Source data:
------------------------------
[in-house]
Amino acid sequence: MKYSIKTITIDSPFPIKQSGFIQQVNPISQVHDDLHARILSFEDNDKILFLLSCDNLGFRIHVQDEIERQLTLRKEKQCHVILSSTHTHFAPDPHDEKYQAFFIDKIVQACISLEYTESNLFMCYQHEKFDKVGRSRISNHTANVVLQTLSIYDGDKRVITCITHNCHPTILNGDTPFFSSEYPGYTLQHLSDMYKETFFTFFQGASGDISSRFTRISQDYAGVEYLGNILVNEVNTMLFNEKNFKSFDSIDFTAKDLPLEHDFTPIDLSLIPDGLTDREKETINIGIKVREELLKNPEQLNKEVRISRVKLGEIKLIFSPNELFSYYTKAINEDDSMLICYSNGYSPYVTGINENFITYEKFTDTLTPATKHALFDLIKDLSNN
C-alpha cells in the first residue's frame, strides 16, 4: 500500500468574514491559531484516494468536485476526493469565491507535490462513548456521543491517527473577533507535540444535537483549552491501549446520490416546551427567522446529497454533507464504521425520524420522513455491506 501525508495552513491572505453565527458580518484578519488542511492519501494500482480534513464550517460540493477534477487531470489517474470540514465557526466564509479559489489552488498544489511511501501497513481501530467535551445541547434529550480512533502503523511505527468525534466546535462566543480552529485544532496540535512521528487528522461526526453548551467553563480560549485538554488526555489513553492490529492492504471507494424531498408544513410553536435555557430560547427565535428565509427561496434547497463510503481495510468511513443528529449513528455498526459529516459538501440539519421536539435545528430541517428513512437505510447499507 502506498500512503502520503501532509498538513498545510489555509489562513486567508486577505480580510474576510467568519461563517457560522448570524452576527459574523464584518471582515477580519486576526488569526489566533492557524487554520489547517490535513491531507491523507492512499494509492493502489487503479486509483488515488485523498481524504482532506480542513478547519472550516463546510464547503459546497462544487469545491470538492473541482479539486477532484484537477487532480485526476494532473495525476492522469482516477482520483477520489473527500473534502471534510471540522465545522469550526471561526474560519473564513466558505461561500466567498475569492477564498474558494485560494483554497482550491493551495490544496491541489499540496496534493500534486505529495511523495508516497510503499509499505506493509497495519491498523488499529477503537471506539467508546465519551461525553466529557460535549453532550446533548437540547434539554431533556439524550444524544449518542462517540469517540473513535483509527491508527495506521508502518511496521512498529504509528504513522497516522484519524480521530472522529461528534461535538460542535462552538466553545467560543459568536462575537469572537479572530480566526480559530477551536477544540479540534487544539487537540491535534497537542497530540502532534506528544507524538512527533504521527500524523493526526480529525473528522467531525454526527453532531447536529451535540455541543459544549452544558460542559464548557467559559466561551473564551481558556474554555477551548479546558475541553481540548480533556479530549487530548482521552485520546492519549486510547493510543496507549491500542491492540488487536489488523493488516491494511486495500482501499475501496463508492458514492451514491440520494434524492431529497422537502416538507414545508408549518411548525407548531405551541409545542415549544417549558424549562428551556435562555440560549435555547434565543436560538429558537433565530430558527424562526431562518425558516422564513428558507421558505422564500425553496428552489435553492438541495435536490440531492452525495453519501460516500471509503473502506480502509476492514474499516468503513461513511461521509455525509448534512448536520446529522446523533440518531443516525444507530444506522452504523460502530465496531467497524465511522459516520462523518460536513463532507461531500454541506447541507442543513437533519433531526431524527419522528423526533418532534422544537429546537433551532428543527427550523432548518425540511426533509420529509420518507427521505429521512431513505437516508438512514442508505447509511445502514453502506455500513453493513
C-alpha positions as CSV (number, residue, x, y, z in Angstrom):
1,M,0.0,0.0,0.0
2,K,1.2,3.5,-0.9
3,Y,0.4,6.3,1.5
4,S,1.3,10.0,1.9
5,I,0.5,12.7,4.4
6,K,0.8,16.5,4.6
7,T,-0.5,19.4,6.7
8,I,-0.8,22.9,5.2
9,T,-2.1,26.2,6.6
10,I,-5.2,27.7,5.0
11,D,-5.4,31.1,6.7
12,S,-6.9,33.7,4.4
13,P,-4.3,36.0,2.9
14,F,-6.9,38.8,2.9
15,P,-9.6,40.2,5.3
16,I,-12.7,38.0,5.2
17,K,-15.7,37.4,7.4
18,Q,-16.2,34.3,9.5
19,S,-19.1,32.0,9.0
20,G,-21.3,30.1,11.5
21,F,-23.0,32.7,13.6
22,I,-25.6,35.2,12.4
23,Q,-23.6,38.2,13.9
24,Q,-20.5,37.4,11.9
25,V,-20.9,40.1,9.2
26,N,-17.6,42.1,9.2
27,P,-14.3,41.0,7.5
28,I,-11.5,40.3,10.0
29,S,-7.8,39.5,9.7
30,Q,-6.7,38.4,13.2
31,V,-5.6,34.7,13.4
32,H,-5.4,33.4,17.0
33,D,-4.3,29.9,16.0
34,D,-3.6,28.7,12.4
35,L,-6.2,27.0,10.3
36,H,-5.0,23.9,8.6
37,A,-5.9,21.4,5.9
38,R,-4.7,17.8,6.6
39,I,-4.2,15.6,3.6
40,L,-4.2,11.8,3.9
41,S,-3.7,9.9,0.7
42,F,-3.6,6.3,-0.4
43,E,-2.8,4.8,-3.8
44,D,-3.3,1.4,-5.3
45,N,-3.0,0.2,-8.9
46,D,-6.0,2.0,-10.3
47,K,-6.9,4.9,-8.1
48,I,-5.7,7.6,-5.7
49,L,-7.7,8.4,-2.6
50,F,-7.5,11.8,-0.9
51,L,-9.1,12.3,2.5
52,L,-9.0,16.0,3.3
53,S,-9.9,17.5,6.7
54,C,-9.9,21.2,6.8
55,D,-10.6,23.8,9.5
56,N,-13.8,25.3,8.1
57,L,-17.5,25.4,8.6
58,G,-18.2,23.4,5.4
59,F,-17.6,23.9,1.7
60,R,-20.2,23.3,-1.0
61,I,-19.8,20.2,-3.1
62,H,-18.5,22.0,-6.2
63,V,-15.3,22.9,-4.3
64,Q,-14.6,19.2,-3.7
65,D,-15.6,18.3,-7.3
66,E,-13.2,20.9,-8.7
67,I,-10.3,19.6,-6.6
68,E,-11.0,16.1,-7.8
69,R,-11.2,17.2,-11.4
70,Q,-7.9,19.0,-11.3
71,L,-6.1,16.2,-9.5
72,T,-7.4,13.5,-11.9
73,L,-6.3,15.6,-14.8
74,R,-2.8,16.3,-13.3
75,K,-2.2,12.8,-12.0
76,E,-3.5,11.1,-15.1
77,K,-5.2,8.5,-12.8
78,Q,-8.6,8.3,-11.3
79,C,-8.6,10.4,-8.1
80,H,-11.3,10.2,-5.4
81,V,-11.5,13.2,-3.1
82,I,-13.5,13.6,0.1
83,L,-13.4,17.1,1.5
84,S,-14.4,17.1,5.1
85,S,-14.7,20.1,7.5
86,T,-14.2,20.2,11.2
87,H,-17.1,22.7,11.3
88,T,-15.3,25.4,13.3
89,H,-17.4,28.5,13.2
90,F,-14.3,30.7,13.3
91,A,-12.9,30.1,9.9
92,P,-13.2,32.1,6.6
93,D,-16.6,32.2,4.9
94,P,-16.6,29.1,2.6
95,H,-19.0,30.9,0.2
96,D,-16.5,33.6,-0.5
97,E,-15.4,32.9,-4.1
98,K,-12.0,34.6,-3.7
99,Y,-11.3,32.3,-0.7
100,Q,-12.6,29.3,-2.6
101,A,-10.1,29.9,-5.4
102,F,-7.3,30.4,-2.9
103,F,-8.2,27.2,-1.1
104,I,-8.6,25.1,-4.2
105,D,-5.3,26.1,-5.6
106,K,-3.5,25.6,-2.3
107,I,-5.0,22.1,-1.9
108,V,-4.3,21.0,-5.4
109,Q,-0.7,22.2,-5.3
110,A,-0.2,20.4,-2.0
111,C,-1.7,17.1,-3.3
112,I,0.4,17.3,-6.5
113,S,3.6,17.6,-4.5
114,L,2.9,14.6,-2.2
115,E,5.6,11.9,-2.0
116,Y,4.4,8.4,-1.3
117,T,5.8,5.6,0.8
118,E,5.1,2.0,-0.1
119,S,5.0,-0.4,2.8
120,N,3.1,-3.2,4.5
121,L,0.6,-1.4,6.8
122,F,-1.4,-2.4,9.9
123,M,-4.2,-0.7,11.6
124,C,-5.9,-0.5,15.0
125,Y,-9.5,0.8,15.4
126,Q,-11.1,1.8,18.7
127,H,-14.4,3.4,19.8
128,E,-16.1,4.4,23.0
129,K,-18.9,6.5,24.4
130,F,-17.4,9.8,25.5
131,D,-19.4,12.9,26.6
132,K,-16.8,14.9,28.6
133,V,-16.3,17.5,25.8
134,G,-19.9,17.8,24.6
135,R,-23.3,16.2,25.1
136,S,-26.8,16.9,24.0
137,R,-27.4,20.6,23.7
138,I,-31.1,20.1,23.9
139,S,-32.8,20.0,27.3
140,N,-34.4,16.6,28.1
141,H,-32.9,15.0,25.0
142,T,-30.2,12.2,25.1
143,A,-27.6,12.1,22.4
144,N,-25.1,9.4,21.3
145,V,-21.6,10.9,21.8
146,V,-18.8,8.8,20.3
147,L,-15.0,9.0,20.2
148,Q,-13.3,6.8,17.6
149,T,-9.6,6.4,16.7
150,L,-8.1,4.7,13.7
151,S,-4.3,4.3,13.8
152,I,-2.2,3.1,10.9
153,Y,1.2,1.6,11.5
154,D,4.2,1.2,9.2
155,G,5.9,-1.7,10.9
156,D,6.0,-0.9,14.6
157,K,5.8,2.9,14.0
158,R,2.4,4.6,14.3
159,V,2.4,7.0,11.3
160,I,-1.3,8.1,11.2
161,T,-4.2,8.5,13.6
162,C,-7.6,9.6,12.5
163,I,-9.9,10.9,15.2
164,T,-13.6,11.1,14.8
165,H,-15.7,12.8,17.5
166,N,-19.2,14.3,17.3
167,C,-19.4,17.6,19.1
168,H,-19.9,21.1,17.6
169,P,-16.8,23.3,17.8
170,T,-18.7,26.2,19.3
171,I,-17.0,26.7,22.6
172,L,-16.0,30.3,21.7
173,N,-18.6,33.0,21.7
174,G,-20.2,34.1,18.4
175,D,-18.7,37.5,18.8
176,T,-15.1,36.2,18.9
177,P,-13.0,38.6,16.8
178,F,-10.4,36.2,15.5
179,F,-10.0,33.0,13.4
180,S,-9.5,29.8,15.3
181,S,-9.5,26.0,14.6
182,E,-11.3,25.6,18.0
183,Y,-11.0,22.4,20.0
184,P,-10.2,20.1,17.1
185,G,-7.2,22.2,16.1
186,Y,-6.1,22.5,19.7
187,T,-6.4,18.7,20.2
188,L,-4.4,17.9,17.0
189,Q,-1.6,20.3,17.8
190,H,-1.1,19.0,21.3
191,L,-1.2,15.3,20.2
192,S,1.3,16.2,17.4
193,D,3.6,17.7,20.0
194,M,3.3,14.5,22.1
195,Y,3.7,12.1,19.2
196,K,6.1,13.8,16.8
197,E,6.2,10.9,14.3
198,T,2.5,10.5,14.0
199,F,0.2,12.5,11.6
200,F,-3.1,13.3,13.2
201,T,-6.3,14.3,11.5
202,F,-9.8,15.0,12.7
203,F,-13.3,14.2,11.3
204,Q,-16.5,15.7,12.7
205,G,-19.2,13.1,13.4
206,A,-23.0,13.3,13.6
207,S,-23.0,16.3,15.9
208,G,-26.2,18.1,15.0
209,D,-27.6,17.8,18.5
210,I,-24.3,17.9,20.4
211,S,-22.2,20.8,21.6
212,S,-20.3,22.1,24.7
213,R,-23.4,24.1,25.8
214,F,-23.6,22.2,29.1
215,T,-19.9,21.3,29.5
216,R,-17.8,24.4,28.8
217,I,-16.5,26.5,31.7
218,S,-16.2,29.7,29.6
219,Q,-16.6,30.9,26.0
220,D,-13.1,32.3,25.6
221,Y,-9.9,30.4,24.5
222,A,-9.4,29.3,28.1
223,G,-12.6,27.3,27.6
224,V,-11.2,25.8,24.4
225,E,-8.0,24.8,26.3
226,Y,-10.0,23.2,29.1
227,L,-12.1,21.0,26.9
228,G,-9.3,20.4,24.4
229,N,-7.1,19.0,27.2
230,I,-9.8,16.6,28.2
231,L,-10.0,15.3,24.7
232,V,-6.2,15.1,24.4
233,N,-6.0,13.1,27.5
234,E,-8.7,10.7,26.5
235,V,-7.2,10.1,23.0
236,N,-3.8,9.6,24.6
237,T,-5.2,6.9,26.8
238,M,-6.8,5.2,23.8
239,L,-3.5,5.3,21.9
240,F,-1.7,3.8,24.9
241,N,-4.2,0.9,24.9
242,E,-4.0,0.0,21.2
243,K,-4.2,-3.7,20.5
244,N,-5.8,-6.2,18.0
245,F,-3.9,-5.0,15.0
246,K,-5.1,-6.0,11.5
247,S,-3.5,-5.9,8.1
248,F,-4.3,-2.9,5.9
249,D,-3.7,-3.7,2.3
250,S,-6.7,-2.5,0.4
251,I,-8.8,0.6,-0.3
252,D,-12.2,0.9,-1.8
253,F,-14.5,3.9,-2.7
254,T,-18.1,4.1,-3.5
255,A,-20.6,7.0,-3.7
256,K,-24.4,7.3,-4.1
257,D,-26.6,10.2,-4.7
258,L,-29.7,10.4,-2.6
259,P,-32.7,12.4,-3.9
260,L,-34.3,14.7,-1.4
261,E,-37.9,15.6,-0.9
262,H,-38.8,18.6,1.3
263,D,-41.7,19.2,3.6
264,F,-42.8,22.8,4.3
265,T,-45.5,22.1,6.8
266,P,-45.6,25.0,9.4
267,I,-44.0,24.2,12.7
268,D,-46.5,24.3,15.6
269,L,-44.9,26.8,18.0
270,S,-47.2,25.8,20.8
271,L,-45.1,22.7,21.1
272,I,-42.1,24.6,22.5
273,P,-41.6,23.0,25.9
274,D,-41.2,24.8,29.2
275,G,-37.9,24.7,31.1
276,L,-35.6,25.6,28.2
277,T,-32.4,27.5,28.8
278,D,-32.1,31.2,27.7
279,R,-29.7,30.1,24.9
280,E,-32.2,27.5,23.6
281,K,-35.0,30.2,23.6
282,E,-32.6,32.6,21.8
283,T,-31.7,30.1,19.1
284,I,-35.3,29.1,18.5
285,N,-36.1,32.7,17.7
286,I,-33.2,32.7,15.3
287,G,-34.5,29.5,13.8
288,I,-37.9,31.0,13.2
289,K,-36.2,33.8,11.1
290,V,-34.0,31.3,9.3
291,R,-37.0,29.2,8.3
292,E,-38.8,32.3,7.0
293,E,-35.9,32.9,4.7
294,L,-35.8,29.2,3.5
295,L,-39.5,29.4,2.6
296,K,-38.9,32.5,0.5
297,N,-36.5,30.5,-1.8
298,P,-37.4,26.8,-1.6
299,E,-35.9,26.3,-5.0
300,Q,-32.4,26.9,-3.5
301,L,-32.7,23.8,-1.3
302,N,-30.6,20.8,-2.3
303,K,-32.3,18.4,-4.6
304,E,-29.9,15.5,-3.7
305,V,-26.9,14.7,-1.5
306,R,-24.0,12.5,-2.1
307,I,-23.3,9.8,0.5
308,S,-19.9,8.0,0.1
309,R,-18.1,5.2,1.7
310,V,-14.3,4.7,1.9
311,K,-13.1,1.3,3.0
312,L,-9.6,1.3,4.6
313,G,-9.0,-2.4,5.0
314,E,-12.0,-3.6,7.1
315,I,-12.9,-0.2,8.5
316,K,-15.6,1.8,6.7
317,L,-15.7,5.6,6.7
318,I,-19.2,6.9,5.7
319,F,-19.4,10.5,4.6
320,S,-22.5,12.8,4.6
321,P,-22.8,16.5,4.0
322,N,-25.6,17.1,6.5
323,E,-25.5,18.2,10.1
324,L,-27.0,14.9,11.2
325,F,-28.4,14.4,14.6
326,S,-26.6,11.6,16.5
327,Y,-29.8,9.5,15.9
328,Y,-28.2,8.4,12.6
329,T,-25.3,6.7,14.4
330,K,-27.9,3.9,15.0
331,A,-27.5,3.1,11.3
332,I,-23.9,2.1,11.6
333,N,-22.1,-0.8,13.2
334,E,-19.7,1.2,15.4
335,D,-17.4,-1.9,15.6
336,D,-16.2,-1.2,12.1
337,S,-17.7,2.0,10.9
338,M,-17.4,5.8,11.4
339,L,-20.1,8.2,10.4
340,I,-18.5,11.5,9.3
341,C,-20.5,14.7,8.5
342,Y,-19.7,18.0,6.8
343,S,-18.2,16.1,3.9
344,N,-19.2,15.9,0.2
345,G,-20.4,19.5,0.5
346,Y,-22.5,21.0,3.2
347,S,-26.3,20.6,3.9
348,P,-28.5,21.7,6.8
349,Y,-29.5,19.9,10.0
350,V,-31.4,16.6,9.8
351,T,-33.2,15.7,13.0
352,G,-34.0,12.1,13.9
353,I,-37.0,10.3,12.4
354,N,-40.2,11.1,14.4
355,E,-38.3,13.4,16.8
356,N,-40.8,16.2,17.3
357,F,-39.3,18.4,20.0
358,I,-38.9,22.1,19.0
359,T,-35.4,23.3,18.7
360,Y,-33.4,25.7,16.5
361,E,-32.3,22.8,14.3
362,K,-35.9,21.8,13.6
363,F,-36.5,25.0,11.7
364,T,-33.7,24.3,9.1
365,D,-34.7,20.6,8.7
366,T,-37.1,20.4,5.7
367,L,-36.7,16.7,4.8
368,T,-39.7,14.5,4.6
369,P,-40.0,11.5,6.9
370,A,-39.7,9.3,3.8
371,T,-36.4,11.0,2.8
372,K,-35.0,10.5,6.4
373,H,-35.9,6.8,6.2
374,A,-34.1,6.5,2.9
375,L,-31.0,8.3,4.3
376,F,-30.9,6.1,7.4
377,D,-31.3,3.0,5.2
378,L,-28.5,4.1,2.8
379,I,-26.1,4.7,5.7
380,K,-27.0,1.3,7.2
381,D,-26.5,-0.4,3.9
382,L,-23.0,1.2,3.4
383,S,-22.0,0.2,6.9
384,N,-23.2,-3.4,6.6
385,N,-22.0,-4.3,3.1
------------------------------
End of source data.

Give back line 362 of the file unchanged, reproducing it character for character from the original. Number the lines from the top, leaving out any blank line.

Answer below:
358,I,-38.9,22.1,19.0